Australia will toss aside New Zealand Rugby’s Super Rugby proposal and look to negotiate its own competition, as tensions heat up over the future of the sport.
Rugby Australia are currently in discussions with NZ Rugby over the future of Super Rugby, but RA are set to ignore a request to submit “expressions of interest” in New Zealand’s proposed new competition, according to RA chairman Hamish McLennan.
Last week, NZR outlined a future model for Super Rugby based on the results of the Aratipu Report, which favours a competition between eight and 10 teams including the five Kiwi franchises.
NZR said it has a “huge desire” to include a Pasifika team, while the rest of the competition will be made up by Australian rugby sides (between two to four teams).
Expressions of interest will be sought from Australia and the Pacific to join the five established Kiwi franchises from 2021 and beyond, and NZR may push to limit Australian involvement based on what it believes will be best for the future of the sport in New Zealand.
McLennan said he’s open to discussing a future competition with New Zealand but insisted that he will rebuff NZR’s current proposal.
“The expression of interest I’m not interested in and if they send it over I won’t open it,” McLennan told the Sydney Morning Herald. “If [chairman Brent Impey] and Mark [Robinson] want to chat with Clarkie and myself, I think next week’s the week to do it.”
Australia are reportedly now working on a plan B competition without New Zealand, an eight-team competition featuring all five Australian professional teams, as well as teams from Fiji, Argentina and Japan’s Sunwolves.
McLennan said RA’s preference is a 10-team trans-Tasman competition in 2021, where teams from the Pacific Islands and Japan could be added in the future.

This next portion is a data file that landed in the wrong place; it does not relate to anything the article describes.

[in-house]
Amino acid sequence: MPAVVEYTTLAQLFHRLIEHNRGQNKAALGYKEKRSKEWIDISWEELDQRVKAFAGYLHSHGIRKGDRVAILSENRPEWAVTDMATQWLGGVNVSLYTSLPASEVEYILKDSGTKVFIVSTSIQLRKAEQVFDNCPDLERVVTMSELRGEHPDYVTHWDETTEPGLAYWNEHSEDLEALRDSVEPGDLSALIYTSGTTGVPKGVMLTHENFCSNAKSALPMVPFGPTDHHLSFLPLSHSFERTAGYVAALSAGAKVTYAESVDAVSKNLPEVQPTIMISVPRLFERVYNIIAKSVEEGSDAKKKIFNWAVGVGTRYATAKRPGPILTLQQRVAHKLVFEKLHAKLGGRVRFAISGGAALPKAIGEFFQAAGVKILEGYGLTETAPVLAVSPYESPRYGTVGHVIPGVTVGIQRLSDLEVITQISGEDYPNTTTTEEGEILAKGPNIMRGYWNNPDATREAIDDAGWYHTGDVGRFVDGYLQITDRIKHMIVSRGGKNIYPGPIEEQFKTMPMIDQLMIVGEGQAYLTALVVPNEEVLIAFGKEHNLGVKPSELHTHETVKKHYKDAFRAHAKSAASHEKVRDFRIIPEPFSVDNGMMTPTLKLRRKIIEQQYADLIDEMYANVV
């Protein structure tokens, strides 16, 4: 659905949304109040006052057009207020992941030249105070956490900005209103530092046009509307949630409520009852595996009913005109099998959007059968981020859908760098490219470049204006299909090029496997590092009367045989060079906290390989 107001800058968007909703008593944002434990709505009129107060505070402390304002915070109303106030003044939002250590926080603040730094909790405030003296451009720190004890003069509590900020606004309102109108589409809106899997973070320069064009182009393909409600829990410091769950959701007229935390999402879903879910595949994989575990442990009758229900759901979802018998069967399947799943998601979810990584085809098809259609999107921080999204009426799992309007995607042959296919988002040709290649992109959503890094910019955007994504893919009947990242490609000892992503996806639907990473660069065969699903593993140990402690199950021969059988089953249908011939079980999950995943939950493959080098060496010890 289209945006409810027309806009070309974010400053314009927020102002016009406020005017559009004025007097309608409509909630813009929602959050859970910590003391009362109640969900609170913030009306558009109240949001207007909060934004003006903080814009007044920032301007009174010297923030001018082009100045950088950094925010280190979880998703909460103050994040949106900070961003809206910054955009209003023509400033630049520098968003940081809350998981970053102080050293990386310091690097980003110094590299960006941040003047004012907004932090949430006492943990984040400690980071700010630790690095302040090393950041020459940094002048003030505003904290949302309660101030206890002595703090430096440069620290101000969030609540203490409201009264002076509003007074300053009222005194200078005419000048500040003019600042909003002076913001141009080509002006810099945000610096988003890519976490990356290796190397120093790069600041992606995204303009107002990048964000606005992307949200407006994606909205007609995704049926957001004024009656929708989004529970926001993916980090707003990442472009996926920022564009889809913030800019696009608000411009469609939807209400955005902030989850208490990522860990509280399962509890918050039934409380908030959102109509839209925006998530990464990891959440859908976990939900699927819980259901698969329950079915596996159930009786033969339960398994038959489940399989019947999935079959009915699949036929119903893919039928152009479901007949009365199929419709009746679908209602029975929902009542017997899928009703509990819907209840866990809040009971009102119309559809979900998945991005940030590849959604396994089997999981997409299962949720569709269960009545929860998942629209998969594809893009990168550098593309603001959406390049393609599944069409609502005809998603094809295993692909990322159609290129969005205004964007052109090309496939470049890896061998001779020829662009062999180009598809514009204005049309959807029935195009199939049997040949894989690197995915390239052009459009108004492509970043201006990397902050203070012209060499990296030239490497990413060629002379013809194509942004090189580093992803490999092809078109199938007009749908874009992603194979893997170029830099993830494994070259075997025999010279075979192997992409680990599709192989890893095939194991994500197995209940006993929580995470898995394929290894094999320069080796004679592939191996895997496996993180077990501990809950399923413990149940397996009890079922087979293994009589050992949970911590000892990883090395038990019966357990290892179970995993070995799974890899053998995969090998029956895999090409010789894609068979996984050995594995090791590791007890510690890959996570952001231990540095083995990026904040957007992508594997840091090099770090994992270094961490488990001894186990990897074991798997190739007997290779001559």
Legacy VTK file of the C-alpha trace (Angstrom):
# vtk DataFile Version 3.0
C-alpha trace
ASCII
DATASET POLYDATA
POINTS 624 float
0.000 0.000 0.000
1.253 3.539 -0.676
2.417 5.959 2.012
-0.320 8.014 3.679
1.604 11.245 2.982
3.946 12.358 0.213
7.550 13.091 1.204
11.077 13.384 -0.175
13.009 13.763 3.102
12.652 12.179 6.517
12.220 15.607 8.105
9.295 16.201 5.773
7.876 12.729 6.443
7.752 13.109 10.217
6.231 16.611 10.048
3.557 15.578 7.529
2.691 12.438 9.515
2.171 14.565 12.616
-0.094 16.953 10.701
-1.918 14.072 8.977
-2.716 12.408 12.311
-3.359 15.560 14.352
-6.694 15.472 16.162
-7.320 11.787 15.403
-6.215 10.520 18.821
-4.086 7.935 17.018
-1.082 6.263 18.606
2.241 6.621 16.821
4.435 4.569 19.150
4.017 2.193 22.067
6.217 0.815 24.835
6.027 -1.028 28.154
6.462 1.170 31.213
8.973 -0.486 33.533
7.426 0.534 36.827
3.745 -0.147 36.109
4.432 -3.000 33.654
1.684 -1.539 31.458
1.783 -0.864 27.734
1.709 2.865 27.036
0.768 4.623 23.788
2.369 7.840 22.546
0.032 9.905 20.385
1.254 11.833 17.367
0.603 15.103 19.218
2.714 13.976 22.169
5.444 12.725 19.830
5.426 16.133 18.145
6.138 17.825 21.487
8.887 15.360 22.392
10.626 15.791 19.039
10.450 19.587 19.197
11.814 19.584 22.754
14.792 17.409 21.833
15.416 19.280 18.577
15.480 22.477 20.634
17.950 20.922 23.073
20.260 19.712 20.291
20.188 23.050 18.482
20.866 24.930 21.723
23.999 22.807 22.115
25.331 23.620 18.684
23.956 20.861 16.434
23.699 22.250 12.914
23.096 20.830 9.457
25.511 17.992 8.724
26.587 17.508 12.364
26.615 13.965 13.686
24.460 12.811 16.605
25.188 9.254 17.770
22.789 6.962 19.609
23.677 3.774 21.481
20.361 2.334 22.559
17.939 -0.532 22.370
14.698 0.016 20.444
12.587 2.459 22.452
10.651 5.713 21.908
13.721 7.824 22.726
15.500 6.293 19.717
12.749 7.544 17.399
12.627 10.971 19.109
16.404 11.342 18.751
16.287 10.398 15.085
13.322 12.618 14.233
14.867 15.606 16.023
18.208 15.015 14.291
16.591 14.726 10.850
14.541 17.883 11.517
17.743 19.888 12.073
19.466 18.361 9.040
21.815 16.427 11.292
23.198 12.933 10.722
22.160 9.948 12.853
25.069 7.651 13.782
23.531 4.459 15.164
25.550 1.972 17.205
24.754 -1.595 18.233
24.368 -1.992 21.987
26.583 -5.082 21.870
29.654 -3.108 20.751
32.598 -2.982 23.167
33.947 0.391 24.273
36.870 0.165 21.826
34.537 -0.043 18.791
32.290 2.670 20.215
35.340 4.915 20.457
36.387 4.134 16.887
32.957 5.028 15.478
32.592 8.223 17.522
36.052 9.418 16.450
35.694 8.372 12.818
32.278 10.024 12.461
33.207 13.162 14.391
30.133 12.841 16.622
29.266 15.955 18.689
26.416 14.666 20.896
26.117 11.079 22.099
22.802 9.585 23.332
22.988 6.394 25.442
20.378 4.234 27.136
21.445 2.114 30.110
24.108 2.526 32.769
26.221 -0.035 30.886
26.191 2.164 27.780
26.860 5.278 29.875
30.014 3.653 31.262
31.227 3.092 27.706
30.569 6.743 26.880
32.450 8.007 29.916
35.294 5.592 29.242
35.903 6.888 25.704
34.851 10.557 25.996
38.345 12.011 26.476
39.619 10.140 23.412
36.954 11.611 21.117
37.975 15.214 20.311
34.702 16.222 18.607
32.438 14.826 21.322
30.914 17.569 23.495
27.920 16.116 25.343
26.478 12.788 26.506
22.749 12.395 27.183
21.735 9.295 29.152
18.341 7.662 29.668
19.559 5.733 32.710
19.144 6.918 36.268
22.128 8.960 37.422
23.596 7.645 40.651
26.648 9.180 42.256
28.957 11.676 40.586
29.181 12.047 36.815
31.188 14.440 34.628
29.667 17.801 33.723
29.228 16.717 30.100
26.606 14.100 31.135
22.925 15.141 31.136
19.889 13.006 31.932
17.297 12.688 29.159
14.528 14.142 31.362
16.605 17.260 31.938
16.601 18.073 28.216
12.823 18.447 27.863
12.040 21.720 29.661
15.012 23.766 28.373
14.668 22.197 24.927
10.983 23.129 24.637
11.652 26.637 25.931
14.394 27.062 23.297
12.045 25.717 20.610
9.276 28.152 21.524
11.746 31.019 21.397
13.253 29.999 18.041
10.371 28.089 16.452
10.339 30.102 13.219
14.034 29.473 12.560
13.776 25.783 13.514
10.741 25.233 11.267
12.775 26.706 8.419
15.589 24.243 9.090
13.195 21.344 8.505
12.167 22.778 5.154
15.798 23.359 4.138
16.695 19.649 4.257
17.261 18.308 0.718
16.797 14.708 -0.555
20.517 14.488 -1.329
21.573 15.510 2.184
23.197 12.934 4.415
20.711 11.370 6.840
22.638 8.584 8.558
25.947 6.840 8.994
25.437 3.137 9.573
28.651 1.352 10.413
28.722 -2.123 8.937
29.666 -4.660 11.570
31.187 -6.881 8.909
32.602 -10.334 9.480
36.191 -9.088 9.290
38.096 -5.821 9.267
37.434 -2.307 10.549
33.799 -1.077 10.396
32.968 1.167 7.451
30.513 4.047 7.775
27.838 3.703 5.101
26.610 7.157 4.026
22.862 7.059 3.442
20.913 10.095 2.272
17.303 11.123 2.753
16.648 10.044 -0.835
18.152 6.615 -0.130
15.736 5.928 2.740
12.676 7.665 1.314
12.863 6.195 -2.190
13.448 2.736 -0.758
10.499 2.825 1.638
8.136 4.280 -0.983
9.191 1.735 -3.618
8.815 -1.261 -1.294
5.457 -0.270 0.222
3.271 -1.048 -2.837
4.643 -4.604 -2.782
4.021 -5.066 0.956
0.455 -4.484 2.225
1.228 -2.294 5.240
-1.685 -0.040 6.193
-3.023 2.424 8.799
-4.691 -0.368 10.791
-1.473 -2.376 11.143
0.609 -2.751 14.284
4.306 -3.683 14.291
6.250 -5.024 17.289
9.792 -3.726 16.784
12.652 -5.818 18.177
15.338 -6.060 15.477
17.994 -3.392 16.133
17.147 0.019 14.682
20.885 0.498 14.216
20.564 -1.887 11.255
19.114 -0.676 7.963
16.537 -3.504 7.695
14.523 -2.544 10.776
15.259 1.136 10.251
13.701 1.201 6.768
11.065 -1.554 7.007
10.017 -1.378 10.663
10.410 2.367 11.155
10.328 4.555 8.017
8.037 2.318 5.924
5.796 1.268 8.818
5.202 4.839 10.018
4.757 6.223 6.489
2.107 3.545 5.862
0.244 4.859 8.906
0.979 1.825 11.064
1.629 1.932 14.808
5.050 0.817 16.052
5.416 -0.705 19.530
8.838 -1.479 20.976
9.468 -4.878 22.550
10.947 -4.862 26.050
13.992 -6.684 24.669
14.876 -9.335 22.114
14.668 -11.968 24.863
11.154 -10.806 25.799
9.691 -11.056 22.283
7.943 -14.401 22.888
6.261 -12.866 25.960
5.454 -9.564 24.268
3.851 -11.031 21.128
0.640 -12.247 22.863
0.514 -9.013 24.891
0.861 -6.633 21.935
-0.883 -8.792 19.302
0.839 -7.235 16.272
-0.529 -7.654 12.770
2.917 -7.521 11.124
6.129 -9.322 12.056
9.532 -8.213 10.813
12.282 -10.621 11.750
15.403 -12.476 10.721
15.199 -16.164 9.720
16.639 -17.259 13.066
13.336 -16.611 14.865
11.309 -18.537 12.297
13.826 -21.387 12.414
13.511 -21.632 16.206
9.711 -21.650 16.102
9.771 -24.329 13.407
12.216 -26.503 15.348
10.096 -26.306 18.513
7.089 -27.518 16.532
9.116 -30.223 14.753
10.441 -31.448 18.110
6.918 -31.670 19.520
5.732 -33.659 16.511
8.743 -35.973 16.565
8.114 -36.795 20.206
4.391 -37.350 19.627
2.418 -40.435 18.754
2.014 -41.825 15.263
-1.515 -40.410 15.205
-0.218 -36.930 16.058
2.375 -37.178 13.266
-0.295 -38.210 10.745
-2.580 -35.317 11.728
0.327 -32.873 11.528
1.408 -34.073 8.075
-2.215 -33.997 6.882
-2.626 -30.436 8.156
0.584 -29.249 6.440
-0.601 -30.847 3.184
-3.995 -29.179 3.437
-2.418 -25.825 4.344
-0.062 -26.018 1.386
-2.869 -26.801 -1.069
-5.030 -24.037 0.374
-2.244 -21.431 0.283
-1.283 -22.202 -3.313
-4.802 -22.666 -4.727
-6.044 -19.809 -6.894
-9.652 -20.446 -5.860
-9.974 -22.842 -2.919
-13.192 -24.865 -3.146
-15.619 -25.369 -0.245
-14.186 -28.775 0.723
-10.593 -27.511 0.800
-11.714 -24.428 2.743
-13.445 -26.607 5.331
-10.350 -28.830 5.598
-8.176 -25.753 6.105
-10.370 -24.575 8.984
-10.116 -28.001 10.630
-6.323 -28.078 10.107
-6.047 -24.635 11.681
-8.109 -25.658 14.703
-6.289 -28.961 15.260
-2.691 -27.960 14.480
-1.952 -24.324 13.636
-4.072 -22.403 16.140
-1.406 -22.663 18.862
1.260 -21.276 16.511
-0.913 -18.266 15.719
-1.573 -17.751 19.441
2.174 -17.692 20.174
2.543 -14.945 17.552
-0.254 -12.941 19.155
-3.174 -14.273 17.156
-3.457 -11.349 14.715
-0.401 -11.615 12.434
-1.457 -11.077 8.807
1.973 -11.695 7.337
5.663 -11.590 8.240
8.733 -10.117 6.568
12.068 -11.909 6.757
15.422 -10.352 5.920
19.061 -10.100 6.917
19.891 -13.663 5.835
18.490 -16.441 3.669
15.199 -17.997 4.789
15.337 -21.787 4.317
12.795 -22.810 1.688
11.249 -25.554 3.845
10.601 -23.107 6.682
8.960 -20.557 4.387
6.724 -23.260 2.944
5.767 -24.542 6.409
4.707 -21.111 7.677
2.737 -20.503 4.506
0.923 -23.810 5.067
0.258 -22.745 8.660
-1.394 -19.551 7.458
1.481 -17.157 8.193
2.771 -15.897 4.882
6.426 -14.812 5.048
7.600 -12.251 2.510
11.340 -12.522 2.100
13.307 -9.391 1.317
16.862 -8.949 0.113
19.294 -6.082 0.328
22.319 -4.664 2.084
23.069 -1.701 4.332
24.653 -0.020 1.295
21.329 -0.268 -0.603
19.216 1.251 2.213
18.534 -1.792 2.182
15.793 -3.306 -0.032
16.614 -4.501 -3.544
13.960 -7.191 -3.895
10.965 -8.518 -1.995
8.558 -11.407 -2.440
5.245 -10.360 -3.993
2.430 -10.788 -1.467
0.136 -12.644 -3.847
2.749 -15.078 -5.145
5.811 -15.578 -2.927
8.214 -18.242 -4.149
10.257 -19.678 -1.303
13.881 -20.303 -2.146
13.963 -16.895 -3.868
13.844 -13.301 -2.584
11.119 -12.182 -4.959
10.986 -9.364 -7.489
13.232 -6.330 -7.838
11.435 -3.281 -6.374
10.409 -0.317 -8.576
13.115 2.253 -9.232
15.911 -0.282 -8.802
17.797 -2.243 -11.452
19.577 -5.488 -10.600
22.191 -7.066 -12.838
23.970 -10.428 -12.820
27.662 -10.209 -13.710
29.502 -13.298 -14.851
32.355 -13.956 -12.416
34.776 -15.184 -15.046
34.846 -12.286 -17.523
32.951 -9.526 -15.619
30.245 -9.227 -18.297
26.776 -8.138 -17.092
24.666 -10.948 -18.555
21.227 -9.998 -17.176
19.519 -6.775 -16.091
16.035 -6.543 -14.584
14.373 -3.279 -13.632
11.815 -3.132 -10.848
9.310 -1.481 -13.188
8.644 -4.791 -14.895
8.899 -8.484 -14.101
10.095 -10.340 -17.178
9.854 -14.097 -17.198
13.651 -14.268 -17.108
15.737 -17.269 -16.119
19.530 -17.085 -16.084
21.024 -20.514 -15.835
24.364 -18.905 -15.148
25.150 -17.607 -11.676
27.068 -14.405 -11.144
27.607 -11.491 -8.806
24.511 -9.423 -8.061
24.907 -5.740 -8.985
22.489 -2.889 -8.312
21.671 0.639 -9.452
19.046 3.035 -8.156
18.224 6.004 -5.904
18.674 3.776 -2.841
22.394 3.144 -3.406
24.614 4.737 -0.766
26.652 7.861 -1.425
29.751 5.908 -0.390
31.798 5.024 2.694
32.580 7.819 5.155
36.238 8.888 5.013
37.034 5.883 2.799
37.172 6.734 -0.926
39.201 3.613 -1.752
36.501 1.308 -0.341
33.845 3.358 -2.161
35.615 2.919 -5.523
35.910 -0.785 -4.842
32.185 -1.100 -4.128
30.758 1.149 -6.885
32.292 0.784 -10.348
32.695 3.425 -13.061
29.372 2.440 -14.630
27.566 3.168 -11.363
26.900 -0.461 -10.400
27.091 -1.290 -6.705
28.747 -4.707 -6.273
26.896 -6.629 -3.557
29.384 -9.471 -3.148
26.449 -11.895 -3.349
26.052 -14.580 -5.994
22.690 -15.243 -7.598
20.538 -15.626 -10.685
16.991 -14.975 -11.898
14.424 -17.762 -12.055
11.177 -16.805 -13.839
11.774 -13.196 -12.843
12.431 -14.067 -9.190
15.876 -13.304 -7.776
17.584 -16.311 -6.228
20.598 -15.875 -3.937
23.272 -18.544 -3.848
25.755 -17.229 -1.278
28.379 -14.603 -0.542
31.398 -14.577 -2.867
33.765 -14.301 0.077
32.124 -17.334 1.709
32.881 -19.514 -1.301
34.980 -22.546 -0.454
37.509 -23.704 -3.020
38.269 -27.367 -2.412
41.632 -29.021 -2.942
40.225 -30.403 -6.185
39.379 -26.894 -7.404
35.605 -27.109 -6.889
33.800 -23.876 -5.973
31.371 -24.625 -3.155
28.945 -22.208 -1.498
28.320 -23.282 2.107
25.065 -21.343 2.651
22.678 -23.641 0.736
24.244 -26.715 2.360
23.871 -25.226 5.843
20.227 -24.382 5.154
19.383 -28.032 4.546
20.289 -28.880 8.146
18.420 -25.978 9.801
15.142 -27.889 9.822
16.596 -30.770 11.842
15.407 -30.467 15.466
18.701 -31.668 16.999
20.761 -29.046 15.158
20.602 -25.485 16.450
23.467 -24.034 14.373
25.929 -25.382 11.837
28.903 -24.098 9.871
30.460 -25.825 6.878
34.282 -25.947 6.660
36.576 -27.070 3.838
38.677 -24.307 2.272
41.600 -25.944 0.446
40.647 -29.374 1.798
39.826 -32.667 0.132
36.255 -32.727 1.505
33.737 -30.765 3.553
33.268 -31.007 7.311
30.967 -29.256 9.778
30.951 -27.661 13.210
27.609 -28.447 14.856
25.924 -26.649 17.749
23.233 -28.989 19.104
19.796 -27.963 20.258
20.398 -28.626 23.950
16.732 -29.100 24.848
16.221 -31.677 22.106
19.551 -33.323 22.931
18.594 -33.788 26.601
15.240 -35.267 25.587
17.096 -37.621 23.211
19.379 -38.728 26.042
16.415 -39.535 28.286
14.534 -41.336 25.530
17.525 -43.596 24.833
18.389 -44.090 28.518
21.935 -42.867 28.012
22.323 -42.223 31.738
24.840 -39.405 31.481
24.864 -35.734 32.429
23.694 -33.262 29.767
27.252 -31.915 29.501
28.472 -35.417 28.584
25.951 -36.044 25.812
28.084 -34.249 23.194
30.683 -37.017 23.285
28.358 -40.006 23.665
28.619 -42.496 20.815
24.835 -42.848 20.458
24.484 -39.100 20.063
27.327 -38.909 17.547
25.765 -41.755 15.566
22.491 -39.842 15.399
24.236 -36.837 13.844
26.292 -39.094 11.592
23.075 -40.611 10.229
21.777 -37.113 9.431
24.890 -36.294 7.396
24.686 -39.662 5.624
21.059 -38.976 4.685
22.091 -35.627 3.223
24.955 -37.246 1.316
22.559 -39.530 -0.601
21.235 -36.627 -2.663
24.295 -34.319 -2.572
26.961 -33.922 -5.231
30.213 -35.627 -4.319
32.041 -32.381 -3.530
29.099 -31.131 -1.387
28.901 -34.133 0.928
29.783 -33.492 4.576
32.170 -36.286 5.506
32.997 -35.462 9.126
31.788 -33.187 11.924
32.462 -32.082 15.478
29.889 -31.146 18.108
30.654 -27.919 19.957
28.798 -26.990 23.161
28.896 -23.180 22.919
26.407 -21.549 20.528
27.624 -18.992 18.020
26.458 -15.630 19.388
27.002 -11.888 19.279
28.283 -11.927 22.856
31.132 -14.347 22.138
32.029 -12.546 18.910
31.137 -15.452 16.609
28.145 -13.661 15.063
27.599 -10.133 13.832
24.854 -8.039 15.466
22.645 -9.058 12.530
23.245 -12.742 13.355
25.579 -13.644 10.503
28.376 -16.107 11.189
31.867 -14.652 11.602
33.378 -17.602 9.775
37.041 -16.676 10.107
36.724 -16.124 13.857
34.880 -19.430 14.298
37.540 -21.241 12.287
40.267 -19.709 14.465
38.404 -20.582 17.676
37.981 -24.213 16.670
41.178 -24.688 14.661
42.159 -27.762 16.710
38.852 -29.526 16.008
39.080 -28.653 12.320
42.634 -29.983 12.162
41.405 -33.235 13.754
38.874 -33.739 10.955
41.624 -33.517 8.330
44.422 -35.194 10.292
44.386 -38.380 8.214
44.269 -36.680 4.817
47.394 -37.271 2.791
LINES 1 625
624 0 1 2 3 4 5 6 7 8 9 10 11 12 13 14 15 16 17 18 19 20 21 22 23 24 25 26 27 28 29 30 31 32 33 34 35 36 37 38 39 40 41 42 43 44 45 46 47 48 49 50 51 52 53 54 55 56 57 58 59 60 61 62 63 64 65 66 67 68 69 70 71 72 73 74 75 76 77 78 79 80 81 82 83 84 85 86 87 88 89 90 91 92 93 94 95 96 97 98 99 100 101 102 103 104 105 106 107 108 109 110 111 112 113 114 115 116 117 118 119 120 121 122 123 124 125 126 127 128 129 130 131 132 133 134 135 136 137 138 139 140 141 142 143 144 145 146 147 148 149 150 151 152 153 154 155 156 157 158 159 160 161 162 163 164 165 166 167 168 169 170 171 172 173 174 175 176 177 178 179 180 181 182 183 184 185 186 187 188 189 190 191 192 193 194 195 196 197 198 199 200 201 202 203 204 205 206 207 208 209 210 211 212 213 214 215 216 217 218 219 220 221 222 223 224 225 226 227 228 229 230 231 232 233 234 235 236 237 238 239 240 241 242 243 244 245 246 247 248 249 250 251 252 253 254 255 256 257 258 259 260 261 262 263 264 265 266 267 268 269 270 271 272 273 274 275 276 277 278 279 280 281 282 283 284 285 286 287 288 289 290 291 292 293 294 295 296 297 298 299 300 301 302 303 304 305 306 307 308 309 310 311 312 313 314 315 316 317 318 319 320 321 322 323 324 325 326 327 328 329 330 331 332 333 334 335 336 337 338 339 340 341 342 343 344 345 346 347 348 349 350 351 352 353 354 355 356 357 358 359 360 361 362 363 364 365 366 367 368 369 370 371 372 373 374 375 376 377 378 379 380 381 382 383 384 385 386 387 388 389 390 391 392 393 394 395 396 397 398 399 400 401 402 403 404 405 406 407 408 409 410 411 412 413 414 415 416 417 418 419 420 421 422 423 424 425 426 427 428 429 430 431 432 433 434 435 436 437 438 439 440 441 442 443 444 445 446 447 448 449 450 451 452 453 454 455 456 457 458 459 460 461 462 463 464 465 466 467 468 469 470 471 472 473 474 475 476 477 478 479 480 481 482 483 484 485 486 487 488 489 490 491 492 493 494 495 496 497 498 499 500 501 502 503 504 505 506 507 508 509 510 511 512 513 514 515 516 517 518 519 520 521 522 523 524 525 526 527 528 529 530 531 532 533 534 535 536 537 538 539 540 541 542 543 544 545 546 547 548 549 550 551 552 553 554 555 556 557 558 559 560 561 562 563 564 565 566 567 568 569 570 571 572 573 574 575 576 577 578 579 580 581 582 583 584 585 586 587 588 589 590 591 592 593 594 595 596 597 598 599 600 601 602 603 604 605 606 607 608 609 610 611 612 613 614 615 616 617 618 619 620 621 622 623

“My preferred competition is trans-Tasman five and five and I even received a call last night from London from powerful backers wanting to invest in the competition,” McLennan said.
Speaking to Sky Sport‘s The Breakdown this week, NZR boss Mark Robinson said he remains open to listening to Australia’s needs in regards to any future Super Rugby competition.
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Several private equity firms are reportedly keeping a close eye on RA’s plans.
NZR’s plans have been met with criticism from many in the rugby world, with South African Rugby boss Jurie Roux recently hitting out at the proposed new competition for snubbing South Africa altogether while English pundits have accused New Zealand of “arrogance”.
Kiwi Super Rugby players have also voiced some opposition to NZR’s plans, with Highlanders pair Ash Dixon and Aaron Smith recently expressing disappointment over New Zealand’s split with South Africa, echoing Brad Weber and Bryn Hall’s warning against NZ rugby becoming too isolated.
Meanwhile, World Rugby yesterday confirmed a temporary international test window for later this year with plans to host the Rugby Championship in one country, most likely New Zealand.
Last week Robinson confirmed NZR is working with the Government to host the Rugby Championship through November and December in New Zealand with international rugby suspended due to the coronavirus pandemic.
Those plans have been given the green light by World Rugby, with its executive committee confirming a temporary international window between October 24 and December 5.
The next step now would be for SANZAAR and NZ Rugby to work through the necessary process with the New Zealand Government, with strict border controls still in place.
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